“The exhaustion doctrine permits you to use the good that you buy,” she said. “It never permits you to make another item from that item you bought.”

Mr. Walters, responding to a series of questions in this vein, said that “we disagree that the activity of basic farming could be considered making the invention.”

Mr. Waxman countered that the upshot of Mr. Walters’s argument was that Monsanto’s patents would be rendered worthless.

“Having committed hundreds of millions of dollars in 13 years to develop this technology,” he said, the sale by Monsanto of a single seed “would have exhausted its rights in perpetuity.”

The federal government largely supported Monsanto. “The exhaustion doctrine has always been limited to the particular article that was sold, and we are talking about a different article here,” said a lawyer for the government, Melissa Arbus Sherry. “And it’s never extended to the making of a new article.”

Justice Breyer seemed in a particularly playful mood on Tuesday. At one point he alluded to a notorious line from a 1927 opinion by Justice Oliver Wendell Holmes Jr., in which Holmes sought to justify the forced sterilization of a woman with mental disabilities. (“Three generations of imbeciles are enough,” Justice Holmes wrote.)

“There are three generations of seeds,” Justice Breyer said, to knowing chuckles. “Maybe three generations of seeds is enough.”

by on Feb. 20, 2013 at 10:42 AM
Replies (11-20):
DawnPratt23
by on Feb. 20, 2013 at 1:06 PM
This patent thing is out of control, food should never be patented ever!!
Posted on CafeMom Mobile
LntLckrsCmQut
by on Feb. 20, 2013 at 1:09 PM

Our children are pretty much screwed, and so is this planet.

NWP
by guerrilla girl on Feb. 20, 2013 at 1:23 PM

If Monsanto wins this, then will we see a rush to "patent" other forms of DNA? I wonder if people have considered the implications this might have on our medical system? If anyone out there is as evil as Monsanto, it might be the pharmaceutical industry..

TranquilMind
by Platinum Member on Feb. 20, 2013 at 1:28 PM

This case should make every American angry.  The guy bought SECOND HAND seeds to plant, and some of them happened to be disease-resistant frankenseeds from Monsanto (which none of us should want to consume anyway!)

Businesses are going to tamper with everything and then claim ownership.  By the Supreme Court logic, we can never use yarn to make a blanket...the blanket would be "making a new article".  If the yarn is protected,so would be any product made thereof.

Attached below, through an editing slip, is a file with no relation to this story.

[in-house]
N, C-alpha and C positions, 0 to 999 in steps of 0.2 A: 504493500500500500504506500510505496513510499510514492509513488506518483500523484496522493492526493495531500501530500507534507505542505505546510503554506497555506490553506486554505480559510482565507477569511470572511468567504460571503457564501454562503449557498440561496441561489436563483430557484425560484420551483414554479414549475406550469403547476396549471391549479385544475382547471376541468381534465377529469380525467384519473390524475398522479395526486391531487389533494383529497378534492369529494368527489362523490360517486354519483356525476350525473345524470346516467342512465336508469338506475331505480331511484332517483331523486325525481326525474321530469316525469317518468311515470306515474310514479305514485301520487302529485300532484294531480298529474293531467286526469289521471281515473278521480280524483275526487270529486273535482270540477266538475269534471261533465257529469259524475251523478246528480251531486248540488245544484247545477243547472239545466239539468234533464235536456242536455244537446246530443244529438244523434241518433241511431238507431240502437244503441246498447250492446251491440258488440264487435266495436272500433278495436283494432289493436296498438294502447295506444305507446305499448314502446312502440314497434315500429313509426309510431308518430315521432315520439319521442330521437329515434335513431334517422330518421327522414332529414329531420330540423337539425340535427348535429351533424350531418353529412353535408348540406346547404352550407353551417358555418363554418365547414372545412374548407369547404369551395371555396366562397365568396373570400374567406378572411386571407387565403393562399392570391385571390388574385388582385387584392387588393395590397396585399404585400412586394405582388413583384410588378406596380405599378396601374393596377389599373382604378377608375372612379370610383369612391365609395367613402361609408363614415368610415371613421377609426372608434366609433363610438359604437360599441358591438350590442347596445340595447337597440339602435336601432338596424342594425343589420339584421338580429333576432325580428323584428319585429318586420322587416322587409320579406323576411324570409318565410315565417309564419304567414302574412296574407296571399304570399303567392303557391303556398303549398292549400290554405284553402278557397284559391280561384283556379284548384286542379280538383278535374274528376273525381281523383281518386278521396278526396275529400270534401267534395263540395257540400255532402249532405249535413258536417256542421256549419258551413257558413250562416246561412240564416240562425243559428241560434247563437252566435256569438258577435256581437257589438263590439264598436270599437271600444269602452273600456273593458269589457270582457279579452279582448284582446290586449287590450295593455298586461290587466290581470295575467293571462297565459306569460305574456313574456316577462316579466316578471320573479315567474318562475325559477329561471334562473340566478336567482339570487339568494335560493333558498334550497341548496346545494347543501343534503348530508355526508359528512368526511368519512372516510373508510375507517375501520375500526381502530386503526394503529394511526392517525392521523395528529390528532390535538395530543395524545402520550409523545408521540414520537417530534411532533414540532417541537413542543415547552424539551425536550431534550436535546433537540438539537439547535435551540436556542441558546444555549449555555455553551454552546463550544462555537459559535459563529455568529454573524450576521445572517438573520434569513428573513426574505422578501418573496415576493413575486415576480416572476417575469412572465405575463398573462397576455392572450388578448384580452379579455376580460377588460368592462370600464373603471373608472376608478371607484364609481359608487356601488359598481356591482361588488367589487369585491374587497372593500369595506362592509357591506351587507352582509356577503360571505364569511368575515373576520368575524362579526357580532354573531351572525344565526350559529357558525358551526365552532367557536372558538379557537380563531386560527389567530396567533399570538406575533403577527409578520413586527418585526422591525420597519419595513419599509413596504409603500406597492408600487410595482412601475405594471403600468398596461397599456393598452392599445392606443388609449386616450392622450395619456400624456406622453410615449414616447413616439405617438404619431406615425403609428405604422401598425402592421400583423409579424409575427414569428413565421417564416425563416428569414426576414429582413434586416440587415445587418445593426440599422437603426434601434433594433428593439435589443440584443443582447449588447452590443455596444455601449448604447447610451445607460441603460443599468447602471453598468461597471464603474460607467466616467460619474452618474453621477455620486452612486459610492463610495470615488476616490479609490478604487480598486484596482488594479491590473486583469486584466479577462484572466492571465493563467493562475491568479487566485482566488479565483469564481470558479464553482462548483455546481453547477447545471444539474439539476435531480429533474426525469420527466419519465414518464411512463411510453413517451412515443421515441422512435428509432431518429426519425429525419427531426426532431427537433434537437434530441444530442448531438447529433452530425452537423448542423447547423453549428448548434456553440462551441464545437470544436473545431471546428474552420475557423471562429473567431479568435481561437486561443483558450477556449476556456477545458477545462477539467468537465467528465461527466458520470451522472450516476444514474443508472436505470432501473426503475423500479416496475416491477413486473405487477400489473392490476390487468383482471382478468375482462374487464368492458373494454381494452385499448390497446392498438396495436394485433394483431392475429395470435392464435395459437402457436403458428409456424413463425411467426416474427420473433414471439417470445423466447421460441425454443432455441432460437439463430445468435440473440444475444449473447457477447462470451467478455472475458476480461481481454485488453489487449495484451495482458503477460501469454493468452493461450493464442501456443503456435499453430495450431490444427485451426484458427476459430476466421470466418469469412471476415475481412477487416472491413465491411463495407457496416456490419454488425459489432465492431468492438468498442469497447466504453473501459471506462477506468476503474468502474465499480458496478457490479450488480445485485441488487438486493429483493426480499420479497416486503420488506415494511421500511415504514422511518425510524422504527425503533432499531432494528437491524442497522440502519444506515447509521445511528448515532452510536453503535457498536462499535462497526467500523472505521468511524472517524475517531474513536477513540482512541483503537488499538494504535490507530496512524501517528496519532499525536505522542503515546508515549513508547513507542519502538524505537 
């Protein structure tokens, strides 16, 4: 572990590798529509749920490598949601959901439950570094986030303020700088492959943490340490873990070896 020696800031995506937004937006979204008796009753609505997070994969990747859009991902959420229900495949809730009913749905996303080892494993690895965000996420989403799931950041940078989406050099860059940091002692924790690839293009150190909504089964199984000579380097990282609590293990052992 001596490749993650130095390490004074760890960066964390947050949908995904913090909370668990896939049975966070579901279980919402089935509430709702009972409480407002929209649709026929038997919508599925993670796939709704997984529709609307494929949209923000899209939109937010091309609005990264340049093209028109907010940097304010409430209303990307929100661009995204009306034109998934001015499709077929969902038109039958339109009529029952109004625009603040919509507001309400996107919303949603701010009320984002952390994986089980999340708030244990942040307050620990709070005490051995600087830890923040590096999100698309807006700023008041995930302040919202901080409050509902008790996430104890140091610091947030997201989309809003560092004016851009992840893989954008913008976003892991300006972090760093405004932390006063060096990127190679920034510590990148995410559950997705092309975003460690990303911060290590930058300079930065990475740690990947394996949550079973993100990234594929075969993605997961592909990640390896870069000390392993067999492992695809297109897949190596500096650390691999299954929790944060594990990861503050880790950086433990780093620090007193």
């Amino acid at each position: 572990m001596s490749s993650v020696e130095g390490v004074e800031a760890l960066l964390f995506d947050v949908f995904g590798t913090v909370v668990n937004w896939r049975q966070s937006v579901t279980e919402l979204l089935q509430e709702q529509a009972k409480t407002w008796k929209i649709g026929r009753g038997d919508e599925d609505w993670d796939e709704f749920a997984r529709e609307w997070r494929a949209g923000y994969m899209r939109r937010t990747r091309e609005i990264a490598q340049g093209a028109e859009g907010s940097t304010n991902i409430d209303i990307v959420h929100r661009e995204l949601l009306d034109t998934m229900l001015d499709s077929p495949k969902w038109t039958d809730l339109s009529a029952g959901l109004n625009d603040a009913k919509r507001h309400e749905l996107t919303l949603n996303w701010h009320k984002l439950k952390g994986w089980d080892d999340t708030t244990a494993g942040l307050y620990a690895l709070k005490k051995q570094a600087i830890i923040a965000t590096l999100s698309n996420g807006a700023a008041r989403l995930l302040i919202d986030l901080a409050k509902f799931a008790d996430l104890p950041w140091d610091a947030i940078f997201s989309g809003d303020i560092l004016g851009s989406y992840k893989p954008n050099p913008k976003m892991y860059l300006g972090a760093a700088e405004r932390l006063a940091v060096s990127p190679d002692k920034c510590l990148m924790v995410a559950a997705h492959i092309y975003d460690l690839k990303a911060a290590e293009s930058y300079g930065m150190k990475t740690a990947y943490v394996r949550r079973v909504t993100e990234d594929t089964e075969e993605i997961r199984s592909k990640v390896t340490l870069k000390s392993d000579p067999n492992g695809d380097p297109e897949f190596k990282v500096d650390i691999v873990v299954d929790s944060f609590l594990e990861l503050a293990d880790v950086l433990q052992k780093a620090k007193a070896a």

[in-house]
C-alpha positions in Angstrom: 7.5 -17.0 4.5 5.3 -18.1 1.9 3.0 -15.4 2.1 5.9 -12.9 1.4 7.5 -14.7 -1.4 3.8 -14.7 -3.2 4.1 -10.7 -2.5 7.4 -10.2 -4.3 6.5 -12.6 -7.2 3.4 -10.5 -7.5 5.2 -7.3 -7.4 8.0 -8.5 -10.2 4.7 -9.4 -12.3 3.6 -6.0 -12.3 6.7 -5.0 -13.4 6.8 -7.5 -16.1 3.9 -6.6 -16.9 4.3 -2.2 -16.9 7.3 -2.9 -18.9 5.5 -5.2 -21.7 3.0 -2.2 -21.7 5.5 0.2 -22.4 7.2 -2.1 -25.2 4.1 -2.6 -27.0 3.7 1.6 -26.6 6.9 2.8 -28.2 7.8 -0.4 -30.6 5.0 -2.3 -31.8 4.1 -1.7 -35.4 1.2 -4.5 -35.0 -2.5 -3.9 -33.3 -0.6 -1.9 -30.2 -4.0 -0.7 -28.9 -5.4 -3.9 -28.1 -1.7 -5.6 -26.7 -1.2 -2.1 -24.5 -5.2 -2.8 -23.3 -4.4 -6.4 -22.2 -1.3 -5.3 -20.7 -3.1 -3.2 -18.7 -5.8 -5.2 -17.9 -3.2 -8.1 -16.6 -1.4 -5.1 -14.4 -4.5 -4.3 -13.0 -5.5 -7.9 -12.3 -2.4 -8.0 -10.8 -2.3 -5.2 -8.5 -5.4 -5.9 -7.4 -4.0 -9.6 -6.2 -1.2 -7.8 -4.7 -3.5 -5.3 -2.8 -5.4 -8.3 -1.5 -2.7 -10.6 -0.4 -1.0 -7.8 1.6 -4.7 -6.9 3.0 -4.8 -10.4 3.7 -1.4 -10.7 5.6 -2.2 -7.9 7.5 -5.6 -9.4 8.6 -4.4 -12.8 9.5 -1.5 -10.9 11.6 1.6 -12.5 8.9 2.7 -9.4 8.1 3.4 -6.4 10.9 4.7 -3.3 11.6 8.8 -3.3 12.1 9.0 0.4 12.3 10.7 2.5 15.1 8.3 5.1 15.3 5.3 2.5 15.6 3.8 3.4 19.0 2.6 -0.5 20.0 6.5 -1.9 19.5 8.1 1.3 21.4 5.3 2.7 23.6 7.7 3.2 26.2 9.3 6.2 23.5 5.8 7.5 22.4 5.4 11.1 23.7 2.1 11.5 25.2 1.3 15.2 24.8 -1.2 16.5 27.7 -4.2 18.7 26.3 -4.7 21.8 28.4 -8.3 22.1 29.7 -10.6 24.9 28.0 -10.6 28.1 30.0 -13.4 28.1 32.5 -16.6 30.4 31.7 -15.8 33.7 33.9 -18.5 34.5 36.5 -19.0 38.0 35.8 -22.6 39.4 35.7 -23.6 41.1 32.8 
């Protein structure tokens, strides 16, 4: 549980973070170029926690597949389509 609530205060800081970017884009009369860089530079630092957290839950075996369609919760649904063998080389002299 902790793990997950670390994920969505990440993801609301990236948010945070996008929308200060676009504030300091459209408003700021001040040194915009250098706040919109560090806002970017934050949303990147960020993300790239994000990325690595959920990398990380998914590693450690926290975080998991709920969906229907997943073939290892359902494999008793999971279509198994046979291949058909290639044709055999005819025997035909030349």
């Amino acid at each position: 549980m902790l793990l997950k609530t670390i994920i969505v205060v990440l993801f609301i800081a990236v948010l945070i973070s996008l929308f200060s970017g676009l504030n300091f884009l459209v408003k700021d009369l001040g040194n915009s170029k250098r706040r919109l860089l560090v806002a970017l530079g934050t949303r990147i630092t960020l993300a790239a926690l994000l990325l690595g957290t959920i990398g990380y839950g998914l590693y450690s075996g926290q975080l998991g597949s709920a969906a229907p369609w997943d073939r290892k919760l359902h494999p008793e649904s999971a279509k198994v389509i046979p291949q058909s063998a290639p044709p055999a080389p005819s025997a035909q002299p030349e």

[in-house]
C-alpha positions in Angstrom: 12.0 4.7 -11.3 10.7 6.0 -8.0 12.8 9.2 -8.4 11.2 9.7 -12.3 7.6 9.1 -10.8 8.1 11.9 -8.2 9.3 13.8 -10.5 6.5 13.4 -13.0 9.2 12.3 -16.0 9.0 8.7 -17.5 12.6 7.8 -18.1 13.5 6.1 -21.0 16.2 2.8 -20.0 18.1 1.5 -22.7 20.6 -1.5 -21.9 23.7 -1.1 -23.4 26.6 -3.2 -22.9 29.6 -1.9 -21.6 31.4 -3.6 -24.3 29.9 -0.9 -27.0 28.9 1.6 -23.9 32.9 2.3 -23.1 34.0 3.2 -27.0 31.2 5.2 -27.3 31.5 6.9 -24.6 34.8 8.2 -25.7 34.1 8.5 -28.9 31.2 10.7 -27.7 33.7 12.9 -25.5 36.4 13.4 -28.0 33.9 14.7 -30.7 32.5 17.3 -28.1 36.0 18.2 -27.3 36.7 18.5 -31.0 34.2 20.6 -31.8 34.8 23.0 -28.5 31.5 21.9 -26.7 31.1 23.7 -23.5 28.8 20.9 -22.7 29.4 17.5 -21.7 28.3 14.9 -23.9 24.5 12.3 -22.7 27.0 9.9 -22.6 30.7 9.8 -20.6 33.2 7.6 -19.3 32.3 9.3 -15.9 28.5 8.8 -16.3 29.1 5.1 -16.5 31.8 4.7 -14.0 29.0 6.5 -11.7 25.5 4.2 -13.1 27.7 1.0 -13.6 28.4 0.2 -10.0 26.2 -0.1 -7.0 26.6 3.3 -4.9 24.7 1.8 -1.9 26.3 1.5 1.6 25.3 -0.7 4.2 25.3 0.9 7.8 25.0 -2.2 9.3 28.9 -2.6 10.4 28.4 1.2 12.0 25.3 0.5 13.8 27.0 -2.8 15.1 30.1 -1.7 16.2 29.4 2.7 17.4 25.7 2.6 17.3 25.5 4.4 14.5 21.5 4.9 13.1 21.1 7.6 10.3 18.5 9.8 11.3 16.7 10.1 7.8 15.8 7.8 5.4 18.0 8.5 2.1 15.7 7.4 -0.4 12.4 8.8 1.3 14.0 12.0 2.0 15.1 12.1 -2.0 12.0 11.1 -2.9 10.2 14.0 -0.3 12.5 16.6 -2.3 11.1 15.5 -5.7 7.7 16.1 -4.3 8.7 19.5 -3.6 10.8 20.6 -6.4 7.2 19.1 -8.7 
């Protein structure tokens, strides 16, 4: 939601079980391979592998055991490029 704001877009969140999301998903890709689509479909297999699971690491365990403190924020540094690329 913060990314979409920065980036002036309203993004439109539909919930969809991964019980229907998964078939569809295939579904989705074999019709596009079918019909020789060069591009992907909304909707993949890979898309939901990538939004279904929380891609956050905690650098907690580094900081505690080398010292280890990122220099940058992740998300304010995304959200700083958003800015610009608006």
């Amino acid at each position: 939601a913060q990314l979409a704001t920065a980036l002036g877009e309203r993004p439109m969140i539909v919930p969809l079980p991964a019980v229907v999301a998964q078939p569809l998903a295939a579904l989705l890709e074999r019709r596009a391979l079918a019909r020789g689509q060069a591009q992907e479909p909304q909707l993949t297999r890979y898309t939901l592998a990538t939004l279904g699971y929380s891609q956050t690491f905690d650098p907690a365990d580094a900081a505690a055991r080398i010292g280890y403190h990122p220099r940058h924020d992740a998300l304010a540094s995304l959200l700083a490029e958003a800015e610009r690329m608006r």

TranquilMind
by Platinum Member on Feb. 20, 2013 at 1:28 PM

 Oh, you are so right.  The implications are horrifying. 


Quoting NWP:

If Monsanto wins this, then will we see a rush to "patent" other forms of DNA? I wonder if people have considered the implications this might have on our medical system? If anyone out there is as evil as Monsanto, it might be the pharmaceutical industry..


 

talia-mom
by Gold Member on Feb. 20, 2013 at 1:30 PM

Ah.  So patents do apply.   That must mean the bench is paid off instead of them looking at the law and determining you don't have a right to do what he did.

NWP
by guerrilla girl on Feb. 20, 2013 at 1:43 PM

And there goes a whole bunch of people who make a living off Esty.

I wonder what that would mean for me, an artist, when I used recycled discarded items?

Quoting TranquilMind:

This case should make every American angry.  The guy bought SECOND HAND seeds to plant, and some of them happened to be disease-resistant frankenseeds from Monsanto (which none of us should want to consume anyway!)

Businesses are going to tamper with everything and then claim ownership.  By the Supreme Court logic, we can never use yarn to make a blanket...the blanket would be "making a new article".  If the yarn is protected,so would be any product made thereof. 


Neon Washable Paint

NWP
by guerrilla girl on Feb. 20, 2013 at 1:45 PM

I know you are being snarky, but you do know that Monsanto has people directly on the bench of the SCOTUS.

Monsanto has everyone in the gov't paid off....Even Al Gore. So why would this be surprising?

Quoting talia-mom:

Ah.  So patents do apply.   That must mean the bench is paid off instead of them looking at the law and determining you don't have a right to do what he did.


Neon Washable Paint

Lizard_Lina
by Silver Member on Feb. 20, 2013 at 1:46 PM
I agree it is patent infringement.
Having said.
Fuck Monsanto.
Posted on the NEW CafeMom Mobile
NWP
by guerrilla girl on Feb. 20, 2013 at 1:47 PM

If we can patent and own DNA in this manner, what might this mean to stem cell research and, in a non-related issue, the future of our own reproductive science?

Quoting TranquilMind:

 Oh, you are so right.  The implications are horrifying. 


Quoting NWP:

If Monsanto wins this, then will we see a rush to "patent" other forms of DNA? I wonder if people have considered the implications this might have on our medical system? If anyone out there is as evil as Monsanto, it might be the pharmaceutical industry..




Neon Washable Paint